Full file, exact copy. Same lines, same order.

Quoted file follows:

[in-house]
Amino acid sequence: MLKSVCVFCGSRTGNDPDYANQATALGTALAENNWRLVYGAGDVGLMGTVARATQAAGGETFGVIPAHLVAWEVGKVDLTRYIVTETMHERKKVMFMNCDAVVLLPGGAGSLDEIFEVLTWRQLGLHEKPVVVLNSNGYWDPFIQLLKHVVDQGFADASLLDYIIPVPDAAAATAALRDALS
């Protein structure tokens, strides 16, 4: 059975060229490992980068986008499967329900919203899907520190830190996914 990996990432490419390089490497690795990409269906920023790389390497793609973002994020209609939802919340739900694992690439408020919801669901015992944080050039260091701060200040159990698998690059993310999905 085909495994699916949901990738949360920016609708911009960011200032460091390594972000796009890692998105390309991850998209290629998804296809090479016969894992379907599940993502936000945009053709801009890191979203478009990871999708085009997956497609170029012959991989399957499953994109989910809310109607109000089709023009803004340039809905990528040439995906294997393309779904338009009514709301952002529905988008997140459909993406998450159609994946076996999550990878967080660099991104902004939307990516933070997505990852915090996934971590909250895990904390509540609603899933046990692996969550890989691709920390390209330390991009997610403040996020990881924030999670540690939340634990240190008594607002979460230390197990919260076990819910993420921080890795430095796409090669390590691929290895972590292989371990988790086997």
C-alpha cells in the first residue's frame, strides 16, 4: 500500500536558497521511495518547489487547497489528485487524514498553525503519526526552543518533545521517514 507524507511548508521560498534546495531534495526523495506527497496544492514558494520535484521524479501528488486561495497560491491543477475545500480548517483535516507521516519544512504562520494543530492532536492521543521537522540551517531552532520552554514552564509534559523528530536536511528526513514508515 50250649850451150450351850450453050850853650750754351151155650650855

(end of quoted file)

[in-house]
Amino acid sequence: MLKSVCVFCGSRTGNDPDYANQATALGTALAENNWRLVYGAGDVGLMGTVARATQAAGGETFGVIPAHLVAWEVGKVDLTRYIVTETMHERKKVMFMNCDAVVLLPGGAGSLDEIFEVLTWRQLGLHEKPVVVLNSNGYWDPFIQLLKHVVDQGFADASLLDYIIPVPDAAAATAALRDALS
């Protein structure tokens, strides 16, 4: 059975060229490992980068986008499967329900919203899907520190830190996914 990996990432490419390089490497690795990409269906920023790389390497793609973002994020209609939802919340739900694992690439408020919801669901015992944080050039260091701060200040159990698998690059993310999905 085909495994699916949901990738949360920016609708911009960011200032460091390594972000796009890692998105390309991850998209290629998804296809090479016969894992379907599940993502936000945009053709801009890191979203478009990871999708085009997956497609170029012959991989399957499953994109989910809310109607109000089709023009803004340039809905990528040439995906294997393309779904338009009514709301952002529905988008997140459909993406998450159609994946076996999550990878967080660099991104902004939307990516933070997505990852915090996934971590909250895990904390509540609603899933046990692996969550890989691709920390390209330390991009997610403040996020990881924030999670540690939340634990240190008594607002979460230390197990919260076990819910993420921080890795430095796409090669390590691929290895972590292989371990988790086997």
C-alpha cells in the first residue's frame, strides 16, 4: 500500500536558497521511495518547489487547497489528485487524514498553525503519526526552543518533545521517514 507524507511548508521560498534546495531534495526523495506527497496544492514558494520535484521524479501528488486561495497560491491543477475545500480548517483535516507521516519544512504562520494543530492532536492521543521537522540551517531552532520552554514552564509534559523528530536536511528526513514508515 50250649850451150450351850450453050850853650750754351151155650650855